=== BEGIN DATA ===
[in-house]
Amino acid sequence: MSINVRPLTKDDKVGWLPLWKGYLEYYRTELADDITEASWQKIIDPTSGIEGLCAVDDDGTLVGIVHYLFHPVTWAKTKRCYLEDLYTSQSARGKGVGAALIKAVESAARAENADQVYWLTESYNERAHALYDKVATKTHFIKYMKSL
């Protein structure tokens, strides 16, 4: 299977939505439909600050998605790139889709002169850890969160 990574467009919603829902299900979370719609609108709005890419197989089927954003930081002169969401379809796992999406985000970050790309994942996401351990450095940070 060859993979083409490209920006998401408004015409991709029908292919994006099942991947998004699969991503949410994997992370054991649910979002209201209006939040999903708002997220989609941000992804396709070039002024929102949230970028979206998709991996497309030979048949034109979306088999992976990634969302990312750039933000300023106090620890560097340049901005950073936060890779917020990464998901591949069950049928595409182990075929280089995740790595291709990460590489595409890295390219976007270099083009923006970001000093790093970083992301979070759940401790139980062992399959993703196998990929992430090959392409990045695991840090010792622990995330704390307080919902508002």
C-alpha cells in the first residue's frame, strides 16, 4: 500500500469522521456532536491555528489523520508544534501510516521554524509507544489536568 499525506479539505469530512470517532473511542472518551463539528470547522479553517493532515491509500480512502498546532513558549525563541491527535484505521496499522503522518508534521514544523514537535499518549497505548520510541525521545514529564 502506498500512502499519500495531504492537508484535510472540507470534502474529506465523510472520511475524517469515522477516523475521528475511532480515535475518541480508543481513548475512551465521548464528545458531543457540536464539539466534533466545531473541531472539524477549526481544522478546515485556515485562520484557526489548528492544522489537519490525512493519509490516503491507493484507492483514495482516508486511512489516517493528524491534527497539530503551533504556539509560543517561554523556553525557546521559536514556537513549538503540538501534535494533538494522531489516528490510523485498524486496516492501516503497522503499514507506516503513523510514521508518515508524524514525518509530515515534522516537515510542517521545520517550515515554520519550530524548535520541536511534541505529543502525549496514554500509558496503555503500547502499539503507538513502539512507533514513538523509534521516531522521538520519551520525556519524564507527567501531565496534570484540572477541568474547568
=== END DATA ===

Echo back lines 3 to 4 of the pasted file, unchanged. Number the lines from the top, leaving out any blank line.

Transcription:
């Protein structure tokens, strides 16, 4: 299977939505439909600050998605790139889709002169850890969160 990574467009919603829902299900979370719609609108709005890419197989089927954003930081002169969401379809796992999406985000970050790309994942996401351990450095940070 060859993979083409490209920006998401408004015409991709029908292919994006099942991947998004699969991503949410994997992370054991649910979002209201209006939040999903708002997220989609941000992804396709070039002024929102949230970028979206998709991996497309030979048949034109979306088999992976990634969302990312750039933000300023106090620890560097340049901005950073936060890779917020990464998901591949069950049928595409182990075929280089995740790595291709990460590489595409890295390219976007270099083009923006970001000093790093970083992301979070759940401790139980062992399959993703196998990929992430090959392409990045695991840090010792622990995330704390307080919902508002």
C-alpha cells in the first residue's frame, strides 16, 4: 500500500469522521456532536491555528489523520508544534501510516521554524509507544489536568 499525506479539505469530512470517532473511542472518551463539528470547522479553517493532515491509500480512502498546532513558549525563541491527535484505521496499522503522518508534521514544523514537535499518549497505548520510541525521545514529564 502506498500512502499519500495531504492537508484535510472540507470534502474529506465523510472520511475524517469515522477516523475521528475511532480515535475518541480508543481513548475512551465521548464528545458531543457540536464539539466534533466545531473541531472539524477549526481544522478546515485556515485562520484557526489548528492544522489537519490525512493519509490516503491507493484507492483514495482516508486511512489516517493528524491534527497539530503551533504556539509560543517561554523556553525557546521559536514556537513549538503540538501534535494533538494522531489516528490510523485498524486496516492501516503497522503499514507506516503513523510514521508518515508524524514525518509530515515534522516537515510542517521545520517550515515554520519550530524548535520541536511534541505529543502525549496514554500509558496503555503500547502499539503507538513502539512507533514513538523509534521516531522521538520519551520525556519524564507527567501531565496534570484540572477541568474547568